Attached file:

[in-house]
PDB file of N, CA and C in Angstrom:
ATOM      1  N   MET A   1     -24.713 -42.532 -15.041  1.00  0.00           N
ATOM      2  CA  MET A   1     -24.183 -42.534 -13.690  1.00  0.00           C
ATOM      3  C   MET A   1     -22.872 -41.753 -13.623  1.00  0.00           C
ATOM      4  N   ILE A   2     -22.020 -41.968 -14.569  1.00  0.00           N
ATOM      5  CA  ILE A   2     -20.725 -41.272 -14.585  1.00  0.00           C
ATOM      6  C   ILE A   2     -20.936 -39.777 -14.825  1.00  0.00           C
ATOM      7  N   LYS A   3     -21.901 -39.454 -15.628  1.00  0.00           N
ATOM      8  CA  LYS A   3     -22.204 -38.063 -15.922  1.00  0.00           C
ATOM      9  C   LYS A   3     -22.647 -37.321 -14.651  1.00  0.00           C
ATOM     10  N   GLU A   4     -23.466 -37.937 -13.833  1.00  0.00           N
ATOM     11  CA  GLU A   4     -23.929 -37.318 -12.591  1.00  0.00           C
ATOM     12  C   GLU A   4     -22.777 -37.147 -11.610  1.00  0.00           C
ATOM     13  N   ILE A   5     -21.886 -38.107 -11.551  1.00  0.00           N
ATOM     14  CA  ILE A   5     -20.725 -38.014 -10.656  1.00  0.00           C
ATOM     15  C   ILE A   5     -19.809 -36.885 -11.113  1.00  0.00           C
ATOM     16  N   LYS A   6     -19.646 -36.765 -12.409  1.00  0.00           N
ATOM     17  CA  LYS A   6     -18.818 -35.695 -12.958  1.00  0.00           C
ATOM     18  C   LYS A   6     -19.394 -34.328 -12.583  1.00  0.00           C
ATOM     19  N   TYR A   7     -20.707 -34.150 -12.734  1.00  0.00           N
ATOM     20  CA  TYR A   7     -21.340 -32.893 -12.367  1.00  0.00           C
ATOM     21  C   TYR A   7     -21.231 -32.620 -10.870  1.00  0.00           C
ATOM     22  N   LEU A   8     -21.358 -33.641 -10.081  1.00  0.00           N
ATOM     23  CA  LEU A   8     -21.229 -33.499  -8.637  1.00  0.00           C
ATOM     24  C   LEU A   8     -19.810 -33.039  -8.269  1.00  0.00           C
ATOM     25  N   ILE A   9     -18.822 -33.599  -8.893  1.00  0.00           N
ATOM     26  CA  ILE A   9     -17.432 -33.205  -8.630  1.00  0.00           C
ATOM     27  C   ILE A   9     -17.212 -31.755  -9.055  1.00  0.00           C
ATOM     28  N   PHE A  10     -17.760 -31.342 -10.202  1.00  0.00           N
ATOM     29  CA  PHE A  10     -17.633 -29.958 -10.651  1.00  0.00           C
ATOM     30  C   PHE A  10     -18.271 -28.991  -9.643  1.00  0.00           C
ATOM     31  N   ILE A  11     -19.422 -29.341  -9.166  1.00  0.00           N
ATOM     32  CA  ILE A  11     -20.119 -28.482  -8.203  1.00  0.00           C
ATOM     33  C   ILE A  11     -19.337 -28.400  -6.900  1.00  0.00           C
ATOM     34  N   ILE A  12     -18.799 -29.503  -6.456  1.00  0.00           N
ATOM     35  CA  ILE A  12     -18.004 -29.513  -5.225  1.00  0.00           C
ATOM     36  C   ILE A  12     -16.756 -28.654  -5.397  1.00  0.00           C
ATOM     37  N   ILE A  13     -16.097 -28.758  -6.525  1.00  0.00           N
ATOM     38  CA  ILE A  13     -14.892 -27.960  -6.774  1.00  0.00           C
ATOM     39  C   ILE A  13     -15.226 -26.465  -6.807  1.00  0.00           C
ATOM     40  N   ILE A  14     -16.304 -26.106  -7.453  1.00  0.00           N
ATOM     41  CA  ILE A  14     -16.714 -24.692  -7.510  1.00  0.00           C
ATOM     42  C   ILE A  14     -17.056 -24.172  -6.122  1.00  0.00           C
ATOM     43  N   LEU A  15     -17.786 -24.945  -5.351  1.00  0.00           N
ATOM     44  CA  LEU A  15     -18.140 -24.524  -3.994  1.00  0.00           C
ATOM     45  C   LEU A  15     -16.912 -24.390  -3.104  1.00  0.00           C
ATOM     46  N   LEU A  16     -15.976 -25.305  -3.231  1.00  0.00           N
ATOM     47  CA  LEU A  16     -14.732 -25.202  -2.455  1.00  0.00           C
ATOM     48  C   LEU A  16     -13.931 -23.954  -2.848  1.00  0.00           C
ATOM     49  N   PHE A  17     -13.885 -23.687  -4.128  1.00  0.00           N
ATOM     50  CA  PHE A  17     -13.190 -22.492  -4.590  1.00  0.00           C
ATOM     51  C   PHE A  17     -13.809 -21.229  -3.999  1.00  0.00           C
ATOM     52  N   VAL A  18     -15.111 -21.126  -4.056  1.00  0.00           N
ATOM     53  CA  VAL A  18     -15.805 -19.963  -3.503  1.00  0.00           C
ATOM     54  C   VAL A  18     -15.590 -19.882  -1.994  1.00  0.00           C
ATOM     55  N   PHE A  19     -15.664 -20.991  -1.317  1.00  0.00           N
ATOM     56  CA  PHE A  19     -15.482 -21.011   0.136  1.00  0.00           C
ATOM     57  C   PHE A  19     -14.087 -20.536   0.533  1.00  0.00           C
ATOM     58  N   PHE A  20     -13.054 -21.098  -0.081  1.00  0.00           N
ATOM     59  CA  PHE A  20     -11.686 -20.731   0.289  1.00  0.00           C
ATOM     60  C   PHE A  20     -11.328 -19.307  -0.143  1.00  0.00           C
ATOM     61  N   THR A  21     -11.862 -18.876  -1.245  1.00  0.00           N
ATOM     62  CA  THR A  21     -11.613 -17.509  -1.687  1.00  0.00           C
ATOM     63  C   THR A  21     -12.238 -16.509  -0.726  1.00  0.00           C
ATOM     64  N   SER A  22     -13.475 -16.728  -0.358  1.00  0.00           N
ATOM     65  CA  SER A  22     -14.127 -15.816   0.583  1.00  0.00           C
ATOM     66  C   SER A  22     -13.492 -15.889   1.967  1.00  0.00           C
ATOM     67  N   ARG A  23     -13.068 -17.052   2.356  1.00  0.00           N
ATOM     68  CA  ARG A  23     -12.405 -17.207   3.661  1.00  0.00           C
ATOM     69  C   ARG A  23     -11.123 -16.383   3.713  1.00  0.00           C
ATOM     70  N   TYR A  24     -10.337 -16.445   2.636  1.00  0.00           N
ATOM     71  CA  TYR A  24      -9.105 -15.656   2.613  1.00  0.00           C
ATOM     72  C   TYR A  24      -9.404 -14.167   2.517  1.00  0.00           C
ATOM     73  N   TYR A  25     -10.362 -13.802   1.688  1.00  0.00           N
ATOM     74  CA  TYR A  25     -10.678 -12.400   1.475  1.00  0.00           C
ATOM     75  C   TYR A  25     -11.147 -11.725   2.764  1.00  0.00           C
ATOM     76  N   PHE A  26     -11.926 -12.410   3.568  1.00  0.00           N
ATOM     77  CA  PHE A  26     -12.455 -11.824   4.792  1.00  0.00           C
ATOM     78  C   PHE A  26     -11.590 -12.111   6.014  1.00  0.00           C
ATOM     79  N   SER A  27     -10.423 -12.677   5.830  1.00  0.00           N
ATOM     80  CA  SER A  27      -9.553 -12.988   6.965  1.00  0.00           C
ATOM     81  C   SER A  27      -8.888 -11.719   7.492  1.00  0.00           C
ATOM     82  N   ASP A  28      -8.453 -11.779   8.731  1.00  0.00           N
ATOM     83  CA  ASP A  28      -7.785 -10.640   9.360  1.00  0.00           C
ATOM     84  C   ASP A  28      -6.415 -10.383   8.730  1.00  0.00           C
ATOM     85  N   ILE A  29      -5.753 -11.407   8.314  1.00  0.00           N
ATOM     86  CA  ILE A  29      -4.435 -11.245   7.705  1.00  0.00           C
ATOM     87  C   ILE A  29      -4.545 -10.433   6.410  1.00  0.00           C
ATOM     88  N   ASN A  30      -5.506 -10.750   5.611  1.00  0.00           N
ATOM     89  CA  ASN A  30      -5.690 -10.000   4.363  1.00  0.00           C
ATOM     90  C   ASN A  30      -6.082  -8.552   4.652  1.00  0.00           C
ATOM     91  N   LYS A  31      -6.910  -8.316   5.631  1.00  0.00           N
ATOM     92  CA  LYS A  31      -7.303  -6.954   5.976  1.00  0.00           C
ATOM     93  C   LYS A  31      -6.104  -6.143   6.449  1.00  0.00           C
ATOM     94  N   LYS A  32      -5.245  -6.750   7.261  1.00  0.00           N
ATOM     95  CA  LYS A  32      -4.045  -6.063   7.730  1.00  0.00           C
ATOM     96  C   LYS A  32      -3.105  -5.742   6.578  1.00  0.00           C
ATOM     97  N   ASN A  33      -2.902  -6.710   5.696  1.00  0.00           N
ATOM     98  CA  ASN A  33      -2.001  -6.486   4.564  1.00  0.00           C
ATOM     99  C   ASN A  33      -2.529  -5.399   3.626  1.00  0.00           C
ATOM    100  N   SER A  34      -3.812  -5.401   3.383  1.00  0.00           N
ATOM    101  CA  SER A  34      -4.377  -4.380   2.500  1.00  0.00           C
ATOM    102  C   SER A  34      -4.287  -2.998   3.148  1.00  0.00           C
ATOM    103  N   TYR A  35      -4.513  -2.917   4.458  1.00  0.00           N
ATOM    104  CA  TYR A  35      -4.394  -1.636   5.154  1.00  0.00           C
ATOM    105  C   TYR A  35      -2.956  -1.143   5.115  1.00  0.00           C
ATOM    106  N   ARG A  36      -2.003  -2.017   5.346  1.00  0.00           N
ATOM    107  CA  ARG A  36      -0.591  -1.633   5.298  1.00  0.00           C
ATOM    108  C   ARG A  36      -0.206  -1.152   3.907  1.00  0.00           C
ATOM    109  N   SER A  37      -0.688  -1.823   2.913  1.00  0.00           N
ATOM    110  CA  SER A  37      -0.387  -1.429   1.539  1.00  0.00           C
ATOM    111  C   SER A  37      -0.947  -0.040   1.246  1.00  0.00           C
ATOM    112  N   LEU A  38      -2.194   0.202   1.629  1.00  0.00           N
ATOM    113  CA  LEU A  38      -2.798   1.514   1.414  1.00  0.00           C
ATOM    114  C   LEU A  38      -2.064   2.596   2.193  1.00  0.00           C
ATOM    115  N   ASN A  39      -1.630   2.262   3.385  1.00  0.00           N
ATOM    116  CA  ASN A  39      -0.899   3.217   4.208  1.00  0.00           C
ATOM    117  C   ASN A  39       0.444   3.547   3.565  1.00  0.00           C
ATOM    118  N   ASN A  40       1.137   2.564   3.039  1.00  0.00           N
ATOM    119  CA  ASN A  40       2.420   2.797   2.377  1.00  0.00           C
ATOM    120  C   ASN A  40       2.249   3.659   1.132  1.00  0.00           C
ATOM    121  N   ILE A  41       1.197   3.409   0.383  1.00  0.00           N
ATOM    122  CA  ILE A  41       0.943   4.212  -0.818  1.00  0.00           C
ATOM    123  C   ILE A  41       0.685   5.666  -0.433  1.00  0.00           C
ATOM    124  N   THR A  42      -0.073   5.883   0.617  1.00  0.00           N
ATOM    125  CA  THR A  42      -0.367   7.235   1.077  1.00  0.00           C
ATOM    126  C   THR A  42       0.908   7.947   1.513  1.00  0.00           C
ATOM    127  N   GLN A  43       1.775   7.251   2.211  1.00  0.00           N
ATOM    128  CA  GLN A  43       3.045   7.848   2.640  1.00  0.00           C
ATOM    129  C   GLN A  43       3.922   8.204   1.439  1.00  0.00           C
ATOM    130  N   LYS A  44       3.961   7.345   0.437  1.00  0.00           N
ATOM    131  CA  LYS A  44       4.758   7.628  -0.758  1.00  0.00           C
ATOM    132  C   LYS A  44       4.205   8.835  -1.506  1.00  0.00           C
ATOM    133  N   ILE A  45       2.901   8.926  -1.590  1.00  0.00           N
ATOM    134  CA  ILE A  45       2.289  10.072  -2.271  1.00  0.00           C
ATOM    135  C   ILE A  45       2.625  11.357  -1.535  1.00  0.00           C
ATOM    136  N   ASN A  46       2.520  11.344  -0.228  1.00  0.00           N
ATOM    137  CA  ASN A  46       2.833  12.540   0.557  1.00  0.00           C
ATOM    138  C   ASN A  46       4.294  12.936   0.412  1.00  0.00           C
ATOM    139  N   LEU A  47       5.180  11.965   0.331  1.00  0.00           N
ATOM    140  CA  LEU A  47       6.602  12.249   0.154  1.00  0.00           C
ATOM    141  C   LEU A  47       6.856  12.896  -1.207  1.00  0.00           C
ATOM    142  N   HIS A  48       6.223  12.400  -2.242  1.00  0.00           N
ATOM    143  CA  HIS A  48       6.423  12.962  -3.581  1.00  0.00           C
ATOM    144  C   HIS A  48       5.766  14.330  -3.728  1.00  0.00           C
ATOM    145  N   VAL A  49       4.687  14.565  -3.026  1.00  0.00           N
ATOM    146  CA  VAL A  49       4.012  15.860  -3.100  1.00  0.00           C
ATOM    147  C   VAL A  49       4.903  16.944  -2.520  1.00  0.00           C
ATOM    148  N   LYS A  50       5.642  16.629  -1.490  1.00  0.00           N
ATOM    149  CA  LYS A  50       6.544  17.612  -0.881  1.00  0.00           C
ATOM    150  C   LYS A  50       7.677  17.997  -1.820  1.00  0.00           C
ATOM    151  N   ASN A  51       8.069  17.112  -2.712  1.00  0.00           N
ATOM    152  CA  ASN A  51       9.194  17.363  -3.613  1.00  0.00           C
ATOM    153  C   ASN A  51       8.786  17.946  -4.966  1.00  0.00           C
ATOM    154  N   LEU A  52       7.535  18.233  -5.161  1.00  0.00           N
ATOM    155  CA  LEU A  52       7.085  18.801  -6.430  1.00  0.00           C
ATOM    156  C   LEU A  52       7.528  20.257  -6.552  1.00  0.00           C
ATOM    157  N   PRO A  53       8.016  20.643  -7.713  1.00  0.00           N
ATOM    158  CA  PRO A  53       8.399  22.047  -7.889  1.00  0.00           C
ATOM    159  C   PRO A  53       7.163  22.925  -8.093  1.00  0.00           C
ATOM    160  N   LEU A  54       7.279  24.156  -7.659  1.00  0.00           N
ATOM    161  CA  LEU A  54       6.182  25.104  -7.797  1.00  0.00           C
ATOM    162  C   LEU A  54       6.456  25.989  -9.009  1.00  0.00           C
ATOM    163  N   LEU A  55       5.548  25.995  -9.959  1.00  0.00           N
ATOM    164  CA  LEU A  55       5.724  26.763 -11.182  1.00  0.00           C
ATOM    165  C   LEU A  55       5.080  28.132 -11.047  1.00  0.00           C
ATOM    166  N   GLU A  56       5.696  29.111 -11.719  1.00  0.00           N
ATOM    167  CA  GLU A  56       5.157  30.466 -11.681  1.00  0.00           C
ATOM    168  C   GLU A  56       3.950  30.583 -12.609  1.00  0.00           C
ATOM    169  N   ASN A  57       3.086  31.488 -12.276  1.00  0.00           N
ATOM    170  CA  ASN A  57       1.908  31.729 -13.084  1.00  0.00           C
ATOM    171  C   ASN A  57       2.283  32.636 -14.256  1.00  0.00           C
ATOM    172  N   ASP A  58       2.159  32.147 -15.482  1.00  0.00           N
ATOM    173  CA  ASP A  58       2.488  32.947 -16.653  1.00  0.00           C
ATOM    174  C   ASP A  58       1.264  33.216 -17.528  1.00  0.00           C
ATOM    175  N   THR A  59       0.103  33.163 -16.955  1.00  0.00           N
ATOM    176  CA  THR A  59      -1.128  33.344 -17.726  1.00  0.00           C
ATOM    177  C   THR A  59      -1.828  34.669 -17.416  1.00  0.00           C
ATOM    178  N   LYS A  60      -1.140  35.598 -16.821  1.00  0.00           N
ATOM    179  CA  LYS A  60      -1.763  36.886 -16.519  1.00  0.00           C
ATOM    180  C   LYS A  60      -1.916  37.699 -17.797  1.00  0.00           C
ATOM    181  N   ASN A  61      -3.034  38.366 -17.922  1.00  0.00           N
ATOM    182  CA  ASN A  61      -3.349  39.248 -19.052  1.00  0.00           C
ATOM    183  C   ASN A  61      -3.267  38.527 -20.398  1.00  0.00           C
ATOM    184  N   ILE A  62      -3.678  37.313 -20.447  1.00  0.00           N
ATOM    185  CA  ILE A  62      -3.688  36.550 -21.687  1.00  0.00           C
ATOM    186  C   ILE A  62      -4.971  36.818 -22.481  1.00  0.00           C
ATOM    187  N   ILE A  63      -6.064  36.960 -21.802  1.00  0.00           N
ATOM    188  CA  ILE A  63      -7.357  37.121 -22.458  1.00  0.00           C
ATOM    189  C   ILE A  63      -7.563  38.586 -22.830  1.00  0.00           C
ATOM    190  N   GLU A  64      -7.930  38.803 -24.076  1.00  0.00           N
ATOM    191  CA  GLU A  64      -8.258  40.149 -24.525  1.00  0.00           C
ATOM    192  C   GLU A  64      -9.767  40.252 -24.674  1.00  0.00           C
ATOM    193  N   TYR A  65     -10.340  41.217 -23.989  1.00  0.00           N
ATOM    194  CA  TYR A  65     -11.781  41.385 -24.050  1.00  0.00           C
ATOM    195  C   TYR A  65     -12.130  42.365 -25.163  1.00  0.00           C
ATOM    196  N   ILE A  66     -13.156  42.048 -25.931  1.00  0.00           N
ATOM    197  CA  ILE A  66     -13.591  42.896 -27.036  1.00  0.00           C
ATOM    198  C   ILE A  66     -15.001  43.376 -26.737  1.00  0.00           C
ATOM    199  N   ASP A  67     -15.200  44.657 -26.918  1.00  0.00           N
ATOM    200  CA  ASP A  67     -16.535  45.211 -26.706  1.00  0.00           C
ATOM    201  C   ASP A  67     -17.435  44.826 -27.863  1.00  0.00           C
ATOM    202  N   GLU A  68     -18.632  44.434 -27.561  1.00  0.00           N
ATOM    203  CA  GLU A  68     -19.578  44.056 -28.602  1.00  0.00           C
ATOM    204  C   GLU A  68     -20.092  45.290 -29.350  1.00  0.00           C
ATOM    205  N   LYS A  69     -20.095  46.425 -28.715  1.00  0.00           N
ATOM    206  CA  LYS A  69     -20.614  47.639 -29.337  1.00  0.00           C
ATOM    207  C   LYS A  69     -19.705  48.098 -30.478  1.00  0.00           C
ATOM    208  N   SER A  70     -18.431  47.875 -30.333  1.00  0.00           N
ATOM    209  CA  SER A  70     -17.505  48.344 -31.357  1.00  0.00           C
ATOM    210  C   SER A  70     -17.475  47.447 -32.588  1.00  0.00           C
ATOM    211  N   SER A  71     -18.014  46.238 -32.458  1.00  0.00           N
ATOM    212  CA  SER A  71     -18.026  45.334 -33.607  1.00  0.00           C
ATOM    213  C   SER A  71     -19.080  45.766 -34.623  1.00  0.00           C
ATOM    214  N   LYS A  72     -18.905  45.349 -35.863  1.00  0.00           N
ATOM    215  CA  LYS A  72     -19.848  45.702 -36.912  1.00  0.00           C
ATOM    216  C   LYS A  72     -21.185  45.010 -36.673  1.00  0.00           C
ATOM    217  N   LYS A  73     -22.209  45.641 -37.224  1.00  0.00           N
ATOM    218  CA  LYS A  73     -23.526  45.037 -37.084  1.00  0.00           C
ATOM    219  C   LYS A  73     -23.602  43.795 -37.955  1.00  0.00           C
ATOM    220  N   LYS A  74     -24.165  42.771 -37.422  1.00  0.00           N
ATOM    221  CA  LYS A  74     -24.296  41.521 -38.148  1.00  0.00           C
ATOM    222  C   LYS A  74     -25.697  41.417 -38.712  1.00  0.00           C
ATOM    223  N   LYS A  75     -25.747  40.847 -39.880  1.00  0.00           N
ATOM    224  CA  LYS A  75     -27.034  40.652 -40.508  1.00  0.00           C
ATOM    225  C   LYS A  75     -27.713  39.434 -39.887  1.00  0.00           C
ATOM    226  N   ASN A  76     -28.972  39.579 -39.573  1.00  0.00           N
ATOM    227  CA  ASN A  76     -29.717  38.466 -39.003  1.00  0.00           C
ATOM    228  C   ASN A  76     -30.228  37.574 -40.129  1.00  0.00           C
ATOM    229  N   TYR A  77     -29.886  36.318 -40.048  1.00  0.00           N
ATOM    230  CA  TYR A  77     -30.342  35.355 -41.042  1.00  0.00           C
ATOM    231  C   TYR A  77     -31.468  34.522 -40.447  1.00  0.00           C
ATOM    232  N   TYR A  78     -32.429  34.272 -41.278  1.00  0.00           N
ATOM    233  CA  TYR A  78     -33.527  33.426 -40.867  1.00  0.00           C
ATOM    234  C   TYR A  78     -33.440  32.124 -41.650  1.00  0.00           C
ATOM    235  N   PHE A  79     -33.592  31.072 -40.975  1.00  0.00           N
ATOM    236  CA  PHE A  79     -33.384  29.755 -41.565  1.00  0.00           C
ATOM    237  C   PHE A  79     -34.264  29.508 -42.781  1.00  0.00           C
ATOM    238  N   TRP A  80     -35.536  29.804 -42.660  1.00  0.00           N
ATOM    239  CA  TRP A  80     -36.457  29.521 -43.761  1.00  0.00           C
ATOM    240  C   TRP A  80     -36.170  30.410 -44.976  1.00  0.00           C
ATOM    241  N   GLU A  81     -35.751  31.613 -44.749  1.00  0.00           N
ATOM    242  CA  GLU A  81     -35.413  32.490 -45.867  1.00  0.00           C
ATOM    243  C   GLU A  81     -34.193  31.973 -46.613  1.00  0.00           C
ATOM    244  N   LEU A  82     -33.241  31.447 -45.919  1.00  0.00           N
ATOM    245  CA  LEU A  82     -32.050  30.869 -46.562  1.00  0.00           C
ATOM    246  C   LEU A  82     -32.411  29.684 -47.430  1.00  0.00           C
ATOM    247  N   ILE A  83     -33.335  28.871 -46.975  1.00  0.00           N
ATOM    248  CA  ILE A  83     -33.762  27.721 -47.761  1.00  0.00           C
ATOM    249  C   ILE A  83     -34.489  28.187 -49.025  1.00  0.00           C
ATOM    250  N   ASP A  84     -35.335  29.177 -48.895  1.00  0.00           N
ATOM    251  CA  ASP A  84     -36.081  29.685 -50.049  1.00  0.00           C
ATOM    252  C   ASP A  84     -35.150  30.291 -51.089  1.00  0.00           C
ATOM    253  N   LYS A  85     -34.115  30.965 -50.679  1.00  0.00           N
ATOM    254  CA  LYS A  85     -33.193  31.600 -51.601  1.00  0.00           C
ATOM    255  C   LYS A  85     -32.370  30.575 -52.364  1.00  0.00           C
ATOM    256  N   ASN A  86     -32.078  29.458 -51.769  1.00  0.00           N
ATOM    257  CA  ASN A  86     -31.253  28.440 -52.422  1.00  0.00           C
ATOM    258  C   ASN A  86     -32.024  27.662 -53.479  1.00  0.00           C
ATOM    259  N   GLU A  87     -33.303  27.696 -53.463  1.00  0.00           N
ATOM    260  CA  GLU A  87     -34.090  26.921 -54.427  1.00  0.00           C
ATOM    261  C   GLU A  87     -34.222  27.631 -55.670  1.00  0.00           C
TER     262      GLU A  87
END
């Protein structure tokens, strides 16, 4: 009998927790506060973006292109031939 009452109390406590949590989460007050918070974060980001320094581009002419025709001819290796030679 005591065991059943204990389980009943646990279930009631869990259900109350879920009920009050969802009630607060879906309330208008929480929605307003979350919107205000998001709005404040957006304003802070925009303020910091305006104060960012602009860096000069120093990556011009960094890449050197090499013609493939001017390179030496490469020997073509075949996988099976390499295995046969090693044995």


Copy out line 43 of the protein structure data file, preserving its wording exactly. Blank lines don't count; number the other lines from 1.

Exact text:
ATOM     41  CA  ILE A  14     -16.714 -24.692  -7.510  1.00  0.00           C